Over the past two decades many countries have started taking matters into their own hands. For example, Switzerland opened safe consumption rooms and offers maintenance and heroin assisted therapy in order to allow users to have a more healthy and balanced life. Portugal decriminalized the use of all drugs in 2001, with significant crime prevention and public health benefits including decreasing rates of HIV. Cannabis clubs have sprung-up around parts of Spain, and Uruguay has regulated its cannabis market from production, to distribution and sale.
Meanwhile, the U.S. is pioneering different approaches to regulating marijuana. Already 23 states plus Washington, D.C. have regulated marijuana for medicinal purposes; and four states (together with Washington, D.C). have regulated marijuana for recreational purposes. There is now unprecedented debate among elected officials, including President Obama, about how to transform drug policies to reduce mass incarceration in the U.S. What is more, Canada and Mexico are also exploring the regulation of marijuana for medical and personal use, driven in large part by high-levels of violence and favorable public opinion.
The Global Commission made international headlines when it came out in support of decriminalization in 2011. In 2014, the Commission released a ground-breaking report that highlighted five pathways to effective drug policies including: harm reduction measures; equitable access to controlled medicines; decriminalization of people who use or possess drugs; alternatives to incarceration for low-level participants in illicit drug markets, and experiments in legally regulating markets of currently illicit drugs. Since its founding the Global Commission has produced five major reports and three internationally acclaimed films.
“We are driven by a sense of urgency,” says Fernando Henrique Cardoso, former President of Brazil and Chair of the Global Commission. “The current system is not working and change is necessary and already underway around the world.” Cardoso also observed that “unless governments start acknowledging their flawed emphasis on ‘the drug problem’ as opposed to the ‘problematic’ way they deal with drugs, then the health, human rights and well-being of mankind will suffer.”
"I believe that drugs have destroyed many lives, but wrong government policies have destroyed many more,” said Kofi Annan, chair of the Kofi Annan Foundation and convener of the West Africa Commission on Drugs. “The widespread criminalization and punishment of people who use drugs, the over-crowded prisons, mean that the war on drugs is, to a significant degree, a war on drug users – a war on people. Prohibition has had little impact on the supply of or demand for drugs."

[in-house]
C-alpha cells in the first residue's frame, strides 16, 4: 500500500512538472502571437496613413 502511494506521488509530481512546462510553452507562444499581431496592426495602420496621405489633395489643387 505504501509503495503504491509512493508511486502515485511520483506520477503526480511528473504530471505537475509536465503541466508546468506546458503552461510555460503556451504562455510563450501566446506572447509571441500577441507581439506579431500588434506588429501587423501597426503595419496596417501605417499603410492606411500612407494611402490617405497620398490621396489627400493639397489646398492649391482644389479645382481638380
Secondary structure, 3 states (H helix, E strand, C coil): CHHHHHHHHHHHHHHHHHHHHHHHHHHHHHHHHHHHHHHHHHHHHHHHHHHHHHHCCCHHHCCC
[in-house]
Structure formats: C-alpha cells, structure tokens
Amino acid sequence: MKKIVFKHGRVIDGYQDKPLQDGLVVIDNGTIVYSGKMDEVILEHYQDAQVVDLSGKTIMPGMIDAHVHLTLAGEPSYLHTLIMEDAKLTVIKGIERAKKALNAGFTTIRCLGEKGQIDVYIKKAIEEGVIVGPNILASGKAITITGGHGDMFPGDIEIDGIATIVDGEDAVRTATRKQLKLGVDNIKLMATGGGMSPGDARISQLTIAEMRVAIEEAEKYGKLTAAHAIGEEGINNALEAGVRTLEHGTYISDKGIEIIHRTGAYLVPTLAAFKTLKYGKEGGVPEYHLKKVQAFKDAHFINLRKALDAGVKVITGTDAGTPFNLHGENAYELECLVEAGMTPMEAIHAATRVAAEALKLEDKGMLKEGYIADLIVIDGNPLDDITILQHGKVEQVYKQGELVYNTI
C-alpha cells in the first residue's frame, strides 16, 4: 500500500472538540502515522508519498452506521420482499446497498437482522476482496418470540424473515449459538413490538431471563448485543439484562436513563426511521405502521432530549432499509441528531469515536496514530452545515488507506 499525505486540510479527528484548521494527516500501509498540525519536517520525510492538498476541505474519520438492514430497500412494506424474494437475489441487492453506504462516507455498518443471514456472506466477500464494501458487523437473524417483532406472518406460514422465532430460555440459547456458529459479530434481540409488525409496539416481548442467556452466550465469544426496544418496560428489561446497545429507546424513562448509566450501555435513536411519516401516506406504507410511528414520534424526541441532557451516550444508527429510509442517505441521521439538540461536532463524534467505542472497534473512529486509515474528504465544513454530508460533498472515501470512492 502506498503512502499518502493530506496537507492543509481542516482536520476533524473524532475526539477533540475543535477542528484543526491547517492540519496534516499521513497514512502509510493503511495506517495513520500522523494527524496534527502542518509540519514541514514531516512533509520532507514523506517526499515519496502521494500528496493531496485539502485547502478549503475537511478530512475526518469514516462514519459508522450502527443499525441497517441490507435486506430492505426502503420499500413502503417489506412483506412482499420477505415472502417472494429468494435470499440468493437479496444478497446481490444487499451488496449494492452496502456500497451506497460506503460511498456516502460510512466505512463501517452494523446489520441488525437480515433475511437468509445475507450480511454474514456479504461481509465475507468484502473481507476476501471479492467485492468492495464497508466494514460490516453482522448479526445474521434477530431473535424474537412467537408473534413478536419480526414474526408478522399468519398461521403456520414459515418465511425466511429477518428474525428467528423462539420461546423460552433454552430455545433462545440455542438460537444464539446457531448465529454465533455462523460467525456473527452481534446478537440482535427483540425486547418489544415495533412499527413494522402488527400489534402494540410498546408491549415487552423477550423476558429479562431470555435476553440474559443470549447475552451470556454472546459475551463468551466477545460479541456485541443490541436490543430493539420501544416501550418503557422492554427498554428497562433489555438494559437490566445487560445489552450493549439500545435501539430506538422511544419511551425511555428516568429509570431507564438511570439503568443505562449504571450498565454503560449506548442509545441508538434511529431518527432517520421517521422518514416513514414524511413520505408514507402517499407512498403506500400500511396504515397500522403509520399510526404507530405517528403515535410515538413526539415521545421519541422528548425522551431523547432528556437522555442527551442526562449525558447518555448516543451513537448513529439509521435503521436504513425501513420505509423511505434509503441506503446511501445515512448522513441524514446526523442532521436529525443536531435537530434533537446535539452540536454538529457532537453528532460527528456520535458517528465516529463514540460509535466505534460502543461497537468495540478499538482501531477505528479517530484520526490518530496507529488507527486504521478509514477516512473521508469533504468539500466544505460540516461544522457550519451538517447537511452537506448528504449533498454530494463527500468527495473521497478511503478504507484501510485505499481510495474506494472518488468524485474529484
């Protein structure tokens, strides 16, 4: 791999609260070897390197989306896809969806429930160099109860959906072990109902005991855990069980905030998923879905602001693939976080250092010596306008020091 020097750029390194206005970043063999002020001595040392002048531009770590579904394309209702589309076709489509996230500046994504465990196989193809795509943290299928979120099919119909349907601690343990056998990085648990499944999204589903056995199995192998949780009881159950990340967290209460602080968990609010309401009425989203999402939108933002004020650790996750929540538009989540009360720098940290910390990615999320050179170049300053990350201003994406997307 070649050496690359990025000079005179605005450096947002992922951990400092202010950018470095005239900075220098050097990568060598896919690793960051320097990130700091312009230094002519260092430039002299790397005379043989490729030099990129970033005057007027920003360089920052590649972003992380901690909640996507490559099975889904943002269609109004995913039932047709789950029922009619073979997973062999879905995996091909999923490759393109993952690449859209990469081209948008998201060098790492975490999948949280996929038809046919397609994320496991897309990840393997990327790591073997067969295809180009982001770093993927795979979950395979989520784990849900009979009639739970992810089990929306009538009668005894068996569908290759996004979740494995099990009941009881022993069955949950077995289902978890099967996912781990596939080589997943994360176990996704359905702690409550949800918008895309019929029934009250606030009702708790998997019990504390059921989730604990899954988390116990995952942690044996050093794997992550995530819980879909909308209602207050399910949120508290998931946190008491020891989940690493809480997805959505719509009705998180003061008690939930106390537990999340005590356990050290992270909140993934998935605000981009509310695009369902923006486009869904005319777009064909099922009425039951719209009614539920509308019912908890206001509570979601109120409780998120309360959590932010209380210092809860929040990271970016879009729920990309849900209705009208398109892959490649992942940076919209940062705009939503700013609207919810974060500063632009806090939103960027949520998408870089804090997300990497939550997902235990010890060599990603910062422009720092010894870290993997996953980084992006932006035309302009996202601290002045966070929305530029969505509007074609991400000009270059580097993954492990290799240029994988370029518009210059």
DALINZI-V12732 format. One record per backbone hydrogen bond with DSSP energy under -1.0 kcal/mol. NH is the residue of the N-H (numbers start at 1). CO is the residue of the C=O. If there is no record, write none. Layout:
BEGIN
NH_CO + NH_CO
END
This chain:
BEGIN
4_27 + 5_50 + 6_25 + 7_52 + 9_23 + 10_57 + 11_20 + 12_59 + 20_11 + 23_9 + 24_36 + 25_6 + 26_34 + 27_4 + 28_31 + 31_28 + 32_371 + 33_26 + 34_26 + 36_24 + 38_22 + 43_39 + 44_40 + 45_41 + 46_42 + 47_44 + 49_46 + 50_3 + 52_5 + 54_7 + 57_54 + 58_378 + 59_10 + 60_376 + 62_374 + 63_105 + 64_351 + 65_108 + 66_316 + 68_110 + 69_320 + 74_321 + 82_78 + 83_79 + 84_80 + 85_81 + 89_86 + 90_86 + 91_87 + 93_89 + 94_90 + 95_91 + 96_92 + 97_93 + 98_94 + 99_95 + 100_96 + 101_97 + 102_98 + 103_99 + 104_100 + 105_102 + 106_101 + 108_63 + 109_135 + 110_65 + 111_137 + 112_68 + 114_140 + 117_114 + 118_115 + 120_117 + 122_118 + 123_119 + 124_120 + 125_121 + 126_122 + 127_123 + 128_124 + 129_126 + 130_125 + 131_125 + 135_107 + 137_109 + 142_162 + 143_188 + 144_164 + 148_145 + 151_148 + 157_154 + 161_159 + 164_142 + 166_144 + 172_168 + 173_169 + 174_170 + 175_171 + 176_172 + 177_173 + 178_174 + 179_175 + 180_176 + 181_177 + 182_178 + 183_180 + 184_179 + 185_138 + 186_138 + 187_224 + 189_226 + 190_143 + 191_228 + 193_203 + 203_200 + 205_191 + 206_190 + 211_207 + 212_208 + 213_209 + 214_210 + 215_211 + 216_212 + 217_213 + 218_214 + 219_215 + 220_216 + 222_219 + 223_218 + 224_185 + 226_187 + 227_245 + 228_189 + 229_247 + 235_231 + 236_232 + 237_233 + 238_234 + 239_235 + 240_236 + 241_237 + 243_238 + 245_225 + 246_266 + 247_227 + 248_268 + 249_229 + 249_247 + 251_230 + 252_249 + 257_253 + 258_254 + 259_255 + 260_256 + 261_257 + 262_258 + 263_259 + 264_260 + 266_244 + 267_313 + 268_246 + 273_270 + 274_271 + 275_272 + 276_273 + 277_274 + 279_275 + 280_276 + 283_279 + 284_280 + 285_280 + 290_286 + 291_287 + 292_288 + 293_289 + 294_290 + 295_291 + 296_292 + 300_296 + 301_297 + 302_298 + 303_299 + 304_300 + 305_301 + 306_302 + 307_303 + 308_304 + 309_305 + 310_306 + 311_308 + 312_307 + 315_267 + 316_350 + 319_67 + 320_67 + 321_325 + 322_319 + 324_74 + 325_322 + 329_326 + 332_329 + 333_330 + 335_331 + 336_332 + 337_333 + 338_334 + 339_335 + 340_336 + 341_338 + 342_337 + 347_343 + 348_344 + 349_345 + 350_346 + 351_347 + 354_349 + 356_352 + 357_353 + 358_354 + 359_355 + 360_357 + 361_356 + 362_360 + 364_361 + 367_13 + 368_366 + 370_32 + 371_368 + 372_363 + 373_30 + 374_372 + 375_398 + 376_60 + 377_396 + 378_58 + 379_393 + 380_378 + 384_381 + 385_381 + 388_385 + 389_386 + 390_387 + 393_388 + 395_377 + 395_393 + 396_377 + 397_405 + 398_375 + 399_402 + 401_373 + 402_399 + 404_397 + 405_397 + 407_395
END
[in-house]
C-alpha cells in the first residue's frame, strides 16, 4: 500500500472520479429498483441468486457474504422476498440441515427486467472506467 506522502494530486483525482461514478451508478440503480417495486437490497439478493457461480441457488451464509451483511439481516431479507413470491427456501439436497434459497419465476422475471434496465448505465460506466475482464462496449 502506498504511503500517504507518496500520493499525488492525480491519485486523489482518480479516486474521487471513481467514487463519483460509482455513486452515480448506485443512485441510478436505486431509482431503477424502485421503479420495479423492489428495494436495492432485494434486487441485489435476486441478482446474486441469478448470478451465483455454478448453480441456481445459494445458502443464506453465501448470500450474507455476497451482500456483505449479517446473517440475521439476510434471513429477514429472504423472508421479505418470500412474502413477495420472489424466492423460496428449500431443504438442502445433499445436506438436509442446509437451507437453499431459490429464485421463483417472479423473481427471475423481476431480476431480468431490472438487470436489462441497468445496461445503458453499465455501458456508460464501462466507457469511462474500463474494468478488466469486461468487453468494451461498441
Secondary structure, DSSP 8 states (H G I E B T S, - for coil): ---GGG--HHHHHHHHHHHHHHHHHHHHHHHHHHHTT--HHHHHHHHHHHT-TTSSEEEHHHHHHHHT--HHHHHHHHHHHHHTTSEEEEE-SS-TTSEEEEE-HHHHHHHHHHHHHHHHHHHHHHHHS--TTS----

“Health-based approaches to drug policy routinely prove much less expensive and more effective than criminalization and incarceration,” said former President of Mexico Ernesto Zedillo. “Decriminalization of drug consumption is certainly crucial but not sufficient. Significant legal and institutional reforms, both at the national and international levels, are needed to allow governments and societies to put in place policies to regulate the supply of drugs with rigorous medical criteria, if the engines of organized crime profiting from drug traffic are to be truly dismantled.”
“Harm reduction, treatment and prevention represent only half of the way to dealing responsibly with drugs in our societies", says Ruth Dreifuss, former president of Switzerland. "Regulating the whole chain, from the production to the retail of drugs, allows to rollback criminal organizations, secure quality standards and protect people’s life, health and safety.
"The time has come for the international community to acknowledge the evidence, call for and deliver evidence-based harm reduction strategies,” said Commissioner Michel Kazatchkine, who is also the UN Secretary General’s Special Envoy on HIV/AIDS in Eastern Europe and Central Asia. "Scaling up these programs where they are not yet available or are not implemented at scale is a public health imperative."